On December 7th, 1955, Kitty McInerney lay dying in a New York hospital bed. The forty-seven year-old Irish immigrant, suffering from severe toxemia, was preparing for an emergency c-section to give birth to her 17th child. As a Catholic priest performed her last rites, Kitty succumbed to a rare moment of quiet reflection. While her thoughts centered on the fate of her many young children, Kitty found no solace in contemplating her improbable tale of survival... her impoverished youth in rural Ireland, her courageous journey from a small Irish village to the largest city in the world, and her tireless devotion to an ever-expanding family amidst impossible hardships in the impoverished South Bronx. Nor did Kitty realize how her modest life rode a wave of social and political transformation that would come to define modern America. Poor, burdened, and uncelebrated, Kitty McInerney is remarkable for her unrelenting faith, her unique, individual struggle and for exemplifying the American immigrant experience.
|Product dimensions:||5.25(w) x 8.00(h) x 0.29(d)|
About the Author
Christopher Prince is a writer and producer in Los Angeles, California, and is proud to be one of Kitty McInerney's forty-five grandchildren. Christopher earned a Bachelor of Fine Arts with highest honors from the University of Cincinnati's Electronic Media Division and a Master of Arts in Film from the University of New Orleans. He has worked in film and television production as a writer, producer and production manager and in interactive marketing as a copywriter, creative project manager, and interactive producer. Christopher always cherished his early childhood memories of Kitty before his family moved away from Los Angeles. Having returned to Los Angeles after graduate school, he feels blessed to have gotten close to Kitty over the last eight years of her life. This book was written in preparation for a feature documentary Christopher is presently producing about Kitty McInerney.
Most Helpful Customer Reviews
The Remarkable Life of Kitty McInerney: How A Poor Irish Immigrant Raised 17 Children in Great Depression New York based on 0 ratings. 3 reviews.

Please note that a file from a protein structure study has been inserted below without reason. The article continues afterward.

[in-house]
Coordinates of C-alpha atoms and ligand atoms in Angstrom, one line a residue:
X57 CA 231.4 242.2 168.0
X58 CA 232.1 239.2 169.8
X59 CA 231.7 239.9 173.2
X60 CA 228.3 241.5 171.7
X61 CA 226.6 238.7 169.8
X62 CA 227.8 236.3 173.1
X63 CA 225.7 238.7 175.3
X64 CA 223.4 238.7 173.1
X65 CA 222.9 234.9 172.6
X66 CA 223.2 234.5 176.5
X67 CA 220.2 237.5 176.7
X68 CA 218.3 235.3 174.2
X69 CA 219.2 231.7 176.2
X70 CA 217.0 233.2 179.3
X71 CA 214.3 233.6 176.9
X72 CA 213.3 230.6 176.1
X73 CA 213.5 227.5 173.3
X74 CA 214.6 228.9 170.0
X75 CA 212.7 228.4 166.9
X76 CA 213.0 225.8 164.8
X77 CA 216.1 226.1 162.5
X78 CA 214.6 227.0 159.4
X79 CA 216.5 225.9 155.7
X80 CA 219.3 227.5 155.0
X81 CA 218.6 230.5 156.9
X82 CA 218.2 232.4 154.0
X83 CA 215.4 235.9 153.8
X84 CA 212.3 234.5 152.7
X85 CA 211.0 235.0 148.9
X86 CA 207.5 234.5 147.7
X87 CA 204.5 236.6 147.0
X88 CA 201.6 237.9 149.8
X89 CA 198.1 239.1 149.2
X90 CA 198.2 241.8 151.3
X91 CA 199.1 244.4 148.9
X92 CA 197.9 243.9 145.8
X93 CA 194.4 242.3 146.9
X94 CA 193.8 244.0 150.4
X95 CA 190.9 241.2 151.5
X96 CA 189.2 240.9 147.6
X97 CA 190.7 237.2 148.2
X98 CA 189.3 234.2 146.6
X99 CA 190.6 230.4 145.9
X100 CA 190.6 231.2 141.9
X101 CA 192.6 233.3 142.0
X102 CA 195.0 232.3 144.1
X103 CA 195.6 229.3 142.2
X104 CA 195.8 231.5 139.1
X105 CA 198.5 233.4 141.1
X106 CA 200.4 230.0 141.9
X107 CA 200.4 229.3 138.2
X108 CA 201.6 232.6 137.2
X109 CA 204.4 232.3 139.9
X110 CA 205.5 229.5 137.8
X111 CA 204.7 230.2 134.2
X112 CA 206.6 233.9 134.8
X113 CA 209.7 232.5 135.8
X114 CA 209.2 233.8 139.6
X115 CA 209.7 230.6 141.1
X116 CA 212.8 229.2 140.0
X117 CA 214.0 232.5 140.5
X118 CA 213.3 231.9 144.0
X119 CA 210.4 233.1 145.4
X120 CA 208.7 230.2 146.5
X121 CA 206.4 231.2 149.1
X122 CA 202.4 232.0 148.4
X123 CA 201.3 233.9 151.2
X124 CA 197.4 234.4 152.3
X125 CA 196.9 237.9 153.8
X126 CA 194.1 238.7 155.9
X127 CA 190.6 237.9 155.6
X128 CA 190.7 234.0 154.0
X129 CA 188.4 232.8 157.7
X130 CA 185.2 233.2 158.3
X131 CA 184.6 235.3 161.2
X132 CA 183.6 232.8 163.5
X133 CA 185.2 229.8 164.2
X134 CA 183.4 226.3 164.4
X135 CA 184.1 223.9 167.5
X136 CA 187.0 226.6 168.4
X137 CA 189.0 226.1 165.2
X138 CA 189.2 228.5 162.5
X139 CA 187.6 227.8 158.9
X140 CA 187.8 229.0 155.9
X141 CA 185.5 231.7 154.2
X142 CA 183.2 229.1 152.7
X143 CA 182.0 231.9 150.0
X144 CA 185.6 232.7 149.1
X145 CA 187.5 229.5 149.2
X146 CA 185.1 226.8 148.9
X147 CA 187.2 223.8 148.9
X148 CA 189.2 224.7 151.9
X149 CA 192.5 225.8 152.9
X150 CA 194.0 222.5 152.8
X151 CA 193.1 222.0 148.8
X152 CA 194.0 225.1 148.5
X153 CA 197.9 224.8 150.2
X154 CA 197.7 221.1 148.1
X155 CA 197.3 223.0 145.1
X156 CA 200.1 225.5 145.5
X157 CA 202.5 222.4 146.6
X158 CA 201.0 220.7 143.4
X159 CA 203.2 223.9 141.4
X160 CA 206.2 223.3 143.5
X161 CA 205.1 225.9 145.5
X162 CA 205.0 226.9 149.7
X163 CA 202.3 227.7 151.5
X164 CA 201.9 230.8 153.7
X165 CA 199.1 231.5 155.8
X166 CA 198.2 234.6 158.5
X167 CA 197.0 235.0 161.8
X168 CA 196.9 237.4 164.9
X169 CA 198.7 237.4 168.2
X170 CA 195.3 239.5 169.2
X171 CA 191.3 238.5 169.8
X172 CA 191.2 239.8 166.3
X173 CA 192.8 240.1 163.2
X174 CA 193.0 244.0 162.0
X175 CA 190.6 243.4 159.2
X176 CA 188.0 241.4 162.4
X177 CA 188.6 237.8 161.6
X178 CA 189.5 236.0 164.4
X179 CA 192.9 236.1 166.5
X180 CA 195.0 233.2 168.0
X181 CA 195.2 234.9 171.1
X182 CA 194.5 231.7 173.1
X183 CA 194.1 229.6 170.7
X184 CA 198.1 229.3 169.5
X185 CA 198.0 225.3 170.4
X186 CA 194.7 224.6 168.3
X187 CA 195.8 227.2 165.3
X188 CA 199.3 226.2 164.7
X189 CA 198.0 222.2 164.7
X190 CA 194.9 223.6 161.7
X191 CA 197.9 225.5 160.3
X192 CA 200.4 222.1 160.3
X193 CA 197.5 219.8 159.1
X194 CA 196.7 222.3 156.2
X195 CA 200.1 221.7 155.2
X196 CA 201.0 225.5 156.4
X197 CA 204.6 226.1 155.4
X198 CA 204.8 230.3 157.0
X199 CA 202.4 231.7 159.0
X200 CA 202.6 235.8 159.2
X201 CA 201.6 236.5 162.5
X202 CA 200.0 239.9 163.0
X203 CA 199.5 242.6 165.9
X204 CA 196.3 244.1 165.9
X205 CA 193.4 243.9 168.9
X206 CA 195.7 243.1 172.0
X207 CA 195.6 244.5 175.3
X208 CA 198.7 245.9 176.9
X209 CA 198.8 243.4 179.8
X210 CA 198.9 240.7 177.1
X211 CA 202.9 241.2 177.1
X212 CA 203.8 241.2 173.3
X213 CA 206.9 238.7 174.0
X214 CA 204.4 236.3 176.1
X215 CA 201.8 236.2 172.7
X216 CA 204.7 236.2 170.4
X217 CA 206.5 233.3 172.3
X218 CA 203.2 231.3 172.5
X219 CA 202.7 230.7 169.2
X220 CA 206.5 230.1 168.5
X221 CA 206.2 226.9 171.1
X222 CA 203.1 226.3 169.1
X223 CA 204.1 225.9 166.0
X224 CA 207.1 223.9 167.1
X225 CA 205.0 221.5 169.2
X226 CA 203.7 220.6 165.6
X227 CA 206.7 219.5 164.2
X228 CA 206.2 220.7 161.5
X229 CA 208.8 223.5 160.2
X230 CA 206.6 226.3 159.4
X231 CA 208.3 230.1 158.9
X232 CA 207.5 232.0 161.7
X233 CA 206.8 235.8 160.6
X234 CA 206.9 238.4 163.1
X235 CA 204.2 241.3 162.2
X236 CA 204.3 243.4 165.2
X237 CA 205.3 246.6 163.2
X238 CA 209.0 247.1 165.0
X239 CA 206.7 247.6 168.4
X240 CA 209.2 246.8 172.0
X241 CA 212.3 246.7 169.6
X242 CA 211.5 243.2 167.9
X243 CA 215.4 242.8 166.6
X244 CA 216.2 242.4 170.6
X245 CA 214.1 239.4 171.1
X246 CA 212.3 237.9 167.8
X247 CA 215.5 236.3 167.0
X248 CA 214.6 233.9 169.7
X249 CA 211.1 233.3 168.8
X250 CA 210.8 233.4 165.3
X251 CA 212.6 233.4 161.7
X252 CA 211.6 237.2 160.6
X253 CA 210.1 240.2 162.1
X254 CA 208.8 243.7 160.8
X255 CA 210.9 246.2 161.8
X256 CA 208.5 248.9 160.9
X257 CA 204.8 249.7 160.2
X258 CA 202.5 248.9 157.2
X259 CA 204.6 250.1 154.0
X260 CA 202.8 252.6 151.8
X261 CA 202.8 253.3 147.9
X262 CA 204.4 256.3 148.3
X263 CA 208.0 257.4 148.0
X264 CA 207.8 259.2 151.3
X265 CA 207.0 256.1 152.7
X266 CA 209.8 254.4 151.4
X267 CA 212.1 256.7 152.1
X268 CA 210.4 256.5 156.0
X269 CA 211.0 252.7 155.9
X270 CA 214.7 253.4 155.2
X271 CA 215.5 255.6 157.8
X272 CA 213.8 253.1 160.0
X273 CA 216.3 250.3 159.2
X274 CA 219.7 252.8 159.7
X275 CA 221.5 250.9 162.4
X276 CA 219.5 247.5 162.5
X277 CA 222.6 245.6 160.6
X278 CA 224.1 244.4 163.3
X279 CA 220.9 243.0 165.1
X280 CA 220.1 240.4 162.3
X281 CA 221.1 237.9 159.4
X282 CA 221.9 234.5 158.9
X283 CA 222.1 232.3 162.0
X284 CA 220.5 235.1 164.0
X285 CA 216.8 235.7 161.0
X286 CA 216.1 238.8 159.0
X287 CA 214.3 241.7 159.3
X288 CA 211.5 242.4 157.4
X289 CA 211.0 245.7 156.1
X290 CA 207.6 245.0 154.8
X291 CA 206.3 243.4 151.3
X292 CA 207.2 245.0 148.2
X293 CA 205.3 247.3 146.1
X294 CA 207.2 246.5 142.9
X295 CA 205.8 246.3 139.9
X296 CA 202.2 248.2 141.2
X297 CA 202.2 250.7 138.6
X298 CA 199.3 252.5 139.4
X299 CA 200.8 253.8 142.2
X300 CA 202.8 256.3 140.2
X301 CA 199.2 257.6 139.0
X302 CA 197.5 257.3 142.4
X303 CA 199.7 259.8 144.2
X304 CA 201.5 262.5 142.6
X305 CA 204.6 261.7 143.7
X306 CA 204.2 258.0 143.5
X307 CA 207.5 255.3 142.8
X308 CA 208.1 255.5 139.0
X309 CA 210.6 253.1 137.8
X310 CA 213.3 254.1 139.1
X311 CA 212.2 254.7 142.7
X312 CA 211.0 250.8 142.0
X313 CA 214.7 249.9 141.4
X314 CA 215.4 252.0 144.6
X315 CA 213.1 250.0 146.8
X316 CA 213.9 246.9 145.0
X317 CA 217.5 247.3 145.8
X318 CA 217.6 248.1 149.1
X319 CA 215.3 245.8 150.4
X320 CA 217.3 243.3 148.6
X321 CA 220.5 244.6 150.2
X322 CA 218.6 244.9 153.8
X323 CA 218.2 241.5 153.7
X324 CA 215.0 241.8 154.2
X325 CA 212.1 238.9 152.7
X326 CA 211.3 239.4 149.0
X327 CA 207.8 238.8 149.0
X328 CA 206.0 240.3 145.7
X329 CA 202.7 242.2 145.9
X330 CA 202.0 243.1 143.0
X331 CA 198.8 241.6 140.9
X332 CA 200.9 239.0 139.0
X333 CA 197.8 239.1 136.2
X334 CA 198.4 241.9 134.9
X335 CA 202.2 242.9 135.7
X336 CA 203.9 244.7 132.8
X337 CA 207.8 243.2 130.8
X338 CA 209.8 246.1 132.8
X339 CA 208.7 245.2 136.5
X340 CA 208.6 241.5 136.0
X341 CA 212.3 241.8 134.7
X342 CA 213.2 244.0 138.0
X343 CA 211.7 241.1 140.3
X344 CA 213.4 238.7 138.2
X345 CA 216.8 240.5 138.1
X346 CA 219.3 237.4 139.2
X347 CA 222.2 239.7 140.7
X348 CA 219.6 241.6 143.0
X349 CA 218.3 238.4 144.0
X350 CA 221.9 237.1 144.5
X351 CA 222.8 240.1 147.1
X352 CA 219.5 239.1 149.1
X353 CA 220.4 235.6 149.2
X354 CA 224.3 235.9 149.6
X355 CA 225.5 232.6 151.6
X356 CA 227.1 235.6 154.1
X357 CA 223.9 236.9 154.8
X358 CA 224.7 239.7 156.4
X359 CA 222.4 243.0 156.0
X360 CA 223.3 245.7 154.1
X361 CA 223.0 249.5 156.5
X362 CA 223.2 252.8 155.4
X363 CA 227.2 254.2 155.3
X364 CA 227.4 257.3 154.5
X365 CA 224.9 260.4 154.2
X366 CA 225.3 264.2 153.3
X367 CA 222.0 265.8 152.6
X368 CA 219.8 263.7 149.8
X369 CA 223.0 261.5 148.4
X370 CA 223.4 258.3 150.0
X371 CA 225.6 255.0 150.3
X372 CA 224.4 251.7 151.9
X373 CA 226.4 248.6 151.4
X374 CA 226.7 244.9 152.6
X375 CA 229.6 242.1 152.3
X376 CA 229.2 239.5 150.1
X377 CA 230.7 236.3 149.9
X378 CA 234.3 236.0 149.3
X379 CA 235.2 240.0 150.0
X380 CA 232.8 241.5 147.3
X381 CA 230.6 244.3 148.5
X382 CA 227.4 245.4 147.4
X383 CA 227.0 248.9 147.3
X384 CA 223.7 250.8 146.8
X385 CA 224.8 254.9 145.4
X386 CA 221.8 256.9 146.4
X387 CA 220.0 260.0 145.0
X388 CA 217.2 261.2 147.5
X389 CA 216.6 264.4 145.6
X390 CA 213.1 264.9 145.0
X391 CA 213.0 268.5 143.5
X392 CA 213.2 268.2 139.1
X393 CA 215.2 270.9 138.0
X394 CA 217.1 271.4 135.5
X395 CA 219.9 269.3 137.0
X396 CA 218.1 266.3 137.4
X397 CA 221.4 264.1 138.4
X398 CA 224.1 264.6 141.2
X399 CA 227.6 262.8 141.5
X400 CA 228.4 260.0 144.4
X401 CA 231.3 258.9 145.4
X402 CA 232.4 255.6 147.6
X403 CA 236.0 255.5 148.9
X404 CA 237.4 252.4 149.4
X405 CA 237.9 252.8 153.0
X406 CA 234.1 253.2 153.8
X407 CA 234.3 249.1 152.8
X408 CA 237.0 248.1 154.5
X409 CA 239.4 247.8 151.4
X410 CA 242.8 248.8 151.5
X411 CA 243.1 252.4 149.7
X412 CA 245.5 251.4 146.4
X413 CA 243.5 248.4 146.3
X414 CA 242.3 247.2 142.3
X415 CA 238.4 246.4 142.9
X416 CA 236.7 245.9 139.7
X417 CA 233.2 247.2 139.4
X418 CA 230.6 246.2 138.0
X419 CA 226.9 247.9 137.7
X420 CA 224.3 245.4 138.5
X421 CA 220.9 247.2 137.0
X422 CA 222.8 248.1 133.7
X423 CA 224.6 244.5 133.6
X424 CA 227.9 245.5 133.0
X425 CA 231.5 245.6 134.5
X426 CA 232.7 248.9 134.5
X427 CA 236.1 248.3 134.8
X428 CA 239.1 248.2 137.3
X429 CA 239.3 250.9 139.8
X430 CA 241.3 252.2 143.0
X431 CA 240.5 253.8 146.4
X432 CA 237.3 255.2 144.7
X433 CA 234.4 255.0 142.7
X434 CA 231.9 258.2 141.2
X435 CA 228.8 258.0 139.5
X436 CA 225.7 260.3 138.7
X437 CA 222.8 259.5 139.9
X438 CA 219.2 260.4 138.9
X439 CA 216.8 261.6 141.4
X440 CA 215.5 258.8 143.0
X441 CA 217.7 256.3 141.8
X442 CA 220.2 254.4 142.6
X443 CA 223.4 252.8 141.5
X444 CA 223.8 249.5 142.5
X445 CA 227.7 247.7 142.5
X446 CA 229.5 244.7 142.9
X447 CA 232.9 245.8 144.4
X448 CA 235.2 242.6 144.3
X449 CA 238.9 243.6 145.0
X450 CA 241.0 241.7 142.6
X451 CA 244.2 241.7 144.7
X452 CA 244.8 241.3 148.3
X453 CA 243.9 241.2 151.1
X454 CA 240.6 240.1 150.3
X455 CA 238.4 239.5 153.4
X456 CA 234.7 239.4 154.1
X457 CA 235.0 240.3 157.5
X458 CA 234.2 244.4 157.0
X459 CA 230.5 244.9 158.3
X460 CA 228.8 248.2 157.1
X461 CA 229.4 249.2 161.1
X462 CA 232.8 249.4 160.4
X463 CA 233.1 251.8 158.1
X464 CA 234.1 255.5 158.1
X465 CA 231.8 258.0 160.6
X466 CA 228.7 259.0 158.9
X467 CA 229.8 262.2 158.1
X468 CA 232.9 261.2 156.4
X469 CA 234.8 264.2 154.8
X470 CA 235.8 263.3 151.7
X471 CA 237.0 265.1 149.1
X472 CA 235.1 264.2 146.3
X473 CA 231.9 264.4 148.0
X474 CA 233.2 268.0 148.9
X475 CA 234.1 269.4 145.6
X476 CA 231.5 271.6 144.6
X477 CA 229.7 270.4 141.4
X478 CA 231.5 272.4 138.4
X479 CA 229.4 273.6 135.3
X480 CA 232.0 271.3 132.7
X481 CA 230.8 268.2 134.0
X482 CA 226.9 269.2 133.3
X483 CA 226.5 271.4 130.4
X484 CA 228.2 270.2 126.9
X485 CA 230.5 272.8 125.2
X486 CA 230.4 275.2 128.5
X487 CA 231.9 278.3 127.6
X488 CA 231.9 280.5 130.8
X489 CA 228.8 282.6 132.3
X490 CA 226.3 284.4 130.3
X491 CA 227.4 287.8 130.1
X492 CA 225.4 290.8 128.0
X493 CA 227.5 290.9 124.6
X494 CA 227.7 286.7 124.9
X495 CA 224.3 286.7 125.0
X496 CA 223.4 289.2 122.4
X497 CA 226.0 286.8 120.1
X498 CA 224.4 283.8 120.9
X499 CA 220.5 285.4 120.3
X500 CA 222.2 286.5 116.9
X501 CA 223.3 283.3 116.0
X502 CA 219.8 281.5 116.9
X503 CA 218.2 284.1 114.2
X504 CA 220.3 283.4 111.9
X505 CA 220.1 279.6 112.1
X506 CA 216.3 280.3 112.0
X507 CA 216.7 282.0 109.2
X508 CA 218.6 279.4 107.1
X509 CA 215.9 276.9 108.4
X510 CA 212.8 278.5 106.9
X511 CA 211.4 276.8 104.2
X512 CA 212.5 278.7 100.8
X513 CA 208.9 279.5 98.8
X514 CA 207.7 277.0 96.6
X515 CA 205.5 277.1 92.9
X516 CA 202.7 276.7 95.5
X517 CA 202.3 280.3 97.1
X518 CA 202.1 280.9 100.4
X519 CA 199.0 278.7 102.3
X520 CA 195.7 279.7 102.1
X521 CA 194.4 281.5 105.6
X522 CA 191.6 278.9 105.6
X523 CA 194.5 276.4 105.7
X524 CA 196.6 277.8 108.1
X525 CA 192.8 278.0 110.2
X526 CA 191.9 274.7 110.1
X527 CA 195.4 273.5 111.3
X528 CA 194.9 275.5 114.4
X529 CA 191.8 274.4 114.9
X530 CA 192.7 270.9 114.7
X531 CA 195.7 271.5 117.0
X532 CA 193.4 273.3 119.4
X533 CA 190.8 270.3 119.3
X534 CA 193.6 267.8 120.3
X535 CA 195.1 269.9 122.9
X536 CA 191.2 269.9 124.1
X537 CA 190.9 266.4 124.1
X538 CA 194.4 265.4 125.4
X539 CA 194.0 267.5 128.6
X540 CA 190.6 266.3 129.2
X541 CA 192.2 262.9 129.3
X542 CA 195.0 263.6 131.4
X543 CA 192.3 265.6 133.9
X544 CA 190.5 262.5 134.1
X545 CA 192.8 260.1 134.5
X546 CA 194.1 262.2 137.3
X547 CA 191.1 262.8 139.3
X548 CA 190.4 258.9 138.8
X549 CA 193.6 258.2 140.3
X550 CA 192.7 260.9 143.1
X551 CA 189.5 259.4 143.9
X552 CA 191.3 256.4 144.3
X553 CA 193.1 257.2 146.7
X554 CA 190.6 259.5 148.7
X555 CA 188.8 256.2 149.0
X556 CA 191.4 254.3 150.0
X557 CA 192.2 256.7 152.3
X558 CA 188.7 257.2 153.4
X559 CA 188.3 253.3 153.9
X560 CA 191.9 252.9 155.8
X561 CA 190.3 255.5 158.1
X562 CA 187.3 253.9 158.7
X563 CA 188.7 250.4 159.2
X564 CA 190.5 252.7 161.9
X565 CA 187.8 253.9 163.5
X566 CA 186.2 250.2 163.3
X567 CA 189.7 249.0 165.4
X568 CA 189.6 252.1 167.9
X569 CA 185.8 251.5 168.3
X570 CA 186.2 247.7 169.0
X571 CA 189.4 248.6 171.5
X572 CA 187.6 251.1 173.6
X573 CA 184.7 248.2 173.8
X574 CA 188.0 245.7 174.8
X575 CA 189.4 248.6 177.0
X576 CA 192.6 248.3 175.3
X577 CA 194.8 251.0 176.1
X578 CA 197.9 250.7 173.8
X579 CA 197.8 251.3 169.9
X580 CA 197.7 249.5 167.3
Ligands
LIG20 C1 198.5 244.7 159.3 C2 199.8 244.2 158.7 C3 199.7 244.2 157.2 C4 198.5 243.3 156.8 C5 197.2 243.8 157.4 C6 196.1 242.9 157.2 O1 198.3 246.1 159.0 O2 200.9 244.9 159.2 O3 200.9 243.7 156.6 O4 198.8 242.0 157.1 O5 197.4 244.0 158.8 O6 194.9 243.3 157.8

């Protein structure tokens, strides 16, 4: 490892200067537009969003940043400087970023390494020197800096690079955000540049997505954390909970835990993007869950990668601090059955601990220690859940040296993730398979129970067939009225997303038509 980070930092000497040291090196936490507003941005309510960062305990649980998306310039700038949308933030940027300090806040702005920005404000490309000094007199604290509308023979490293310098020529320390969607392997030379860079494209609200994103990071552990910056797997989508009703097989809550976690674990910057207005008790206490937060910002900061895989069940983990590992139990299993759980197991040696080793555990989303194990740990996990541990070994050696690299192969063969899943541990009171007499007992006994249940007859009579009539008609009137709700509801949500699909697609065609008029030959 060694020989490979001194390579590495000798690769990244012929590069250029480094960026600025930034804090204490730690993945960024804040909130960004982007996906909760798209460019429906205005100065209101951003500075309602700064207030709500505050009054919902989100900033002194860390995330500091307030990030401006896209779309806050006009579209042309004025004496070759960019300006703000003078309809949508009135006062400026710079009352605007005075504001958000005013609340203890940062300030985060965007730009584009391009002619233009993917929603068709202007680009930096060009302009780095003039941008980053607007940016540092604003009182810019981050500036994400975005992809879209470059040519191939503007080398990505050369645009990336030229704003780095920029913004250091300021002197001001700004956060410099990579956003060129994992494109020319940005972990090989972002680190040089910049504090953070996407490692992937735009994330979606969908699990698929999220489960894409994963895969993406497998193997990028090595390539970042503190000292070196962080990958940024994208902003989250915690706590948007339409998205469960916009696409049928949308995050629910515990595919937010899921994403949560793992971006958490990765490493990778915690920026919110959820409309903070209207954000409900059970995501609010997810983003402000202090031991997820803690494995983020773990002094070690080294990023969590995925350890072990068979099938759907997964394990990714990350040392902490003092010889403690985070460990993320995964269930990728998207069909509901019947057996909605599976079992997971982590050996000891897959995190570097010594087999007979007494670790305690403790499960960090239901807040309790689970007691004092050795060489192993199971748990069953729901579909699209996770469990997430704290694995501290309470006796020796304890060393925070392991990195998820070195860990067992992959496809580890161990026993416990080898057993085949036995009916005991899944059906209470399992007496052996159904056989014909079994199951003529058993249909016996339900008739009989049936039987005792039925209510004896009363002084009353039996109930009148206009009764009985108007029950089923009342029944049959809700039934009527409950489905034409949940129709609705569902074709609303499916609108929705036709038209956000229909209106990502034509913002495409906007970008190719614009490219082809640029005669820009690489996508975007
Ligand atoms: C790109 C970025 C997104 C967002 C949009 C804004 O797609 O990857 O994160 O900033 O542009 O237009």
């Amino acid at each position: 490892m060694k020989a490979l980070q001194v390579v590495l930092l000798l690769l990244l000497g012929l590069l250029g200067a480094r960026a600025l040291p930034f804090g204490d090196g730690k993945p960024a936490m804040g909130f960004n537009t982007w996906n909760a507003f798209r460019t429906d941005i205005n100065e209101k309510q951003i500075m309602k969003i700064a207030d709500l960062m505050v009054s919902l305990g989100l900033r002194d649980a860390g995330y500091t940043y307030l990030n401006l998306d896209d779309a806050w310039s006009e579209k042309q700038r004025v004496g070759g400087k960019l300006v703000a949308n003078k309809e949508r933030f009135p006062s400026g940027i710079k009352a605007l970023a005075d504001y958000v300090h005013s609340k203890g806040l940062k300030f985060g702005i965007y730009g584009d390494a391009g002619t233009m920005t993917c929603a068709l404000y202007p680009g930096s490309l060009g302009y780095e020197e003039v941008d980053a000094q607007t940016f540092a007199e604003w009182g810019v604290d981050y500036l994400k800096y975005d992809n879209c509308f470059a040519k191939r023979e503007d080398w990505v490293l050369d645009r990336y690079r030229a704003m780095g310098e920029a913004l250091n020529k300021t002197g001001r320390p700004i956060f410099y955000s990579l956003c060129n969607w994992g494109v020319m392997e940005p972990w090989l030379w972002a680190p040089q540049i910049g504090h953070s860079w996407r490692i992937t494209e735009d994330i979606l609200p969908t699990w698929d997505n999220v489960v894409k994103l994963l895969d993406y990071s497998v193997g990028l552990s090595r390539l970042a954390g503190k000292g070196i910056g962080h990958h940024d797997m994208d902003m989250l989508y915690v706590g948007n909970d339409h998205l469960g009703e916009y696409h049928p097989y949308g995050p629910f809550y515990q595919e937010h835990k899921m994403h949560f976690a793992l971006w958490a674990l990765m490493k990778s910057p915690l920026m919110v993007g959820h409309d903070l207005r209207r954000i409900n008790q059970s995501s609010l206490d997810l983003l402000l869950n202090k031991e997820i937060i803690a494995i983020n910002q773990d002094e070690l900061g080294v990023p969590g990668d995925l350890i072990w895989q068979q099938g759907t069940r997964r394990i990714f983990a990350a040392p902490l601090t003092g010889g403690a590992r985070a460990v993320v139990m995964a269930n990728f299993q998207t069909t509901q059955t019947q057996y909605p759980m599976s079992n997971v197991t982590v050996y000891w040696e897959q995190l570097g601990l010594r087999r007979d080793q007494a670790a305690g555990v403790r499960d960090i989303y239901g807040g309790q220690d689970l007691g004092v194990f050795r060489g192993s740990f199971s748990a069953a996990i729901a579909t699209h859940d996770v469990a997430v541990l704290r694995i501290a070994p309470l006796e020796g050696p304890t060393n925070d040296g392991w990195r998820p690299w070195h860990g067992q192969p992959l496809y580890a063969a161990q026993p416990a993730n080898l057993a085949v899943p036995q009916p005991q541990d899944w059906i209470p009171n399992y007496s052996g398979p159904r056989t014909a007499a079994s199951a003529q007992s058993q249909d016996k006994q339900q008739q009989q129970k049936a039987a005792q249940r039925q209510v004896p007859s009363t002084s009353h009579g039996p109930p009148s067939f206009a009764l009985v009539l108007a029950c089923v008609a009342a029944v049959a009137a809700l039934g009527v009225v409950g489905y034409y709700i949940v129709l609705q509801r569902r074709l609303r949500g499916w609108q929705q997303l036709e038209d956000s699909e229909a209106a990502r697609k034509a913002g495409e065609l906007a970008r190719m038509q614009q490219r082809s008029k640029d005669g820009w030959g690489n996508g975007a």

I purchased this book for my boyfriends father who is a few years younger than Kitty McInerney and lived in the Bronx around the same time period as she and her family. He often wanes nostalgic and I knew he'd be eager to read someones recollection of the days pre and post the Stock Market crash. It was a few days before he came by to visit so I started to read the paperback. Five minutes into it, I was totally captivated! Christopher Prince does a great job drawing the reader into the life of a very courageous and strong young lady. He details her life as a young girl in Ireland who makes her way to New York, finds work and then a husband, and suffers a very hard life in the slums of the Bronx bearing and raising 17 children, basically on her own. Her husband is a drunk who cannot hold down a job for long and even when he does work and receives wages, he often selfishly spends it on booze. Despite her immensely difficult situation, she works full-time as a janitor at every apartment building she and her family are forced to move to and still manages to instill the proper values and work ethic in each of her children, who are often left to pick up the slack since their father rarely contributes anything of any true worth. The factual history that Mr. Prince records of life before and after the Wall Street crash is remarkably accurate. I found myself constantly shaking my head and imagining the horrors as he describes the aftermath effects on people already suffering from poverty. Kitty's strength and religious belief will amaze you and have you praying for her to finally find emotional and financial security. I found myself constantly leafing through the pages to look at the pictures of Kitty, her husband and her kids, imagining them living in the small apartments with 19 people and few bedrooms. Despite their constrained living conditions, the children are mostly smiling through their pain as they never want to upset their parents. I won't give away the ending but suffice it to say that I found myself thinking about Kitty McInerney and the strength and integrity she possessed. She was an amazing woman, mother and worker. She personified true strength and grit and Mr. Prince must be very proud to be the descendant of this amazing lady! As for my boyfriend's father; he stopped by a few weeks ago and when I handed him the book and he noticed the title, he settled onto the Lazy-Boy and read the entire book at one sitting. He ended up staying for dinner and chatted non-stop about his own memories and his friends and the neighborhood he grew up in (just a few blocks away from Kitty) and the book prompted him to remember details as he read about street corners and businesses and the demeanor of the residents there. He very much enjoyed reading the details of life during those days and the horrific hand that Robert Moses ultimately played in continuing to keep the poor in slum areas and making it near impossible for them to secure good jobs. I highly recommend this book to anyone who wants an articulately detailed history of one woman's journey from Ireland to New York in search of a better life, only to be met with constant struggle, yet she triumphs, nonetheles, in raising 17 children single handedly and never complained. Christopher Prince must feel proud to descend from such a strong matriarch who left an amazing legacy to her children, grandchildren and great-grandchildren.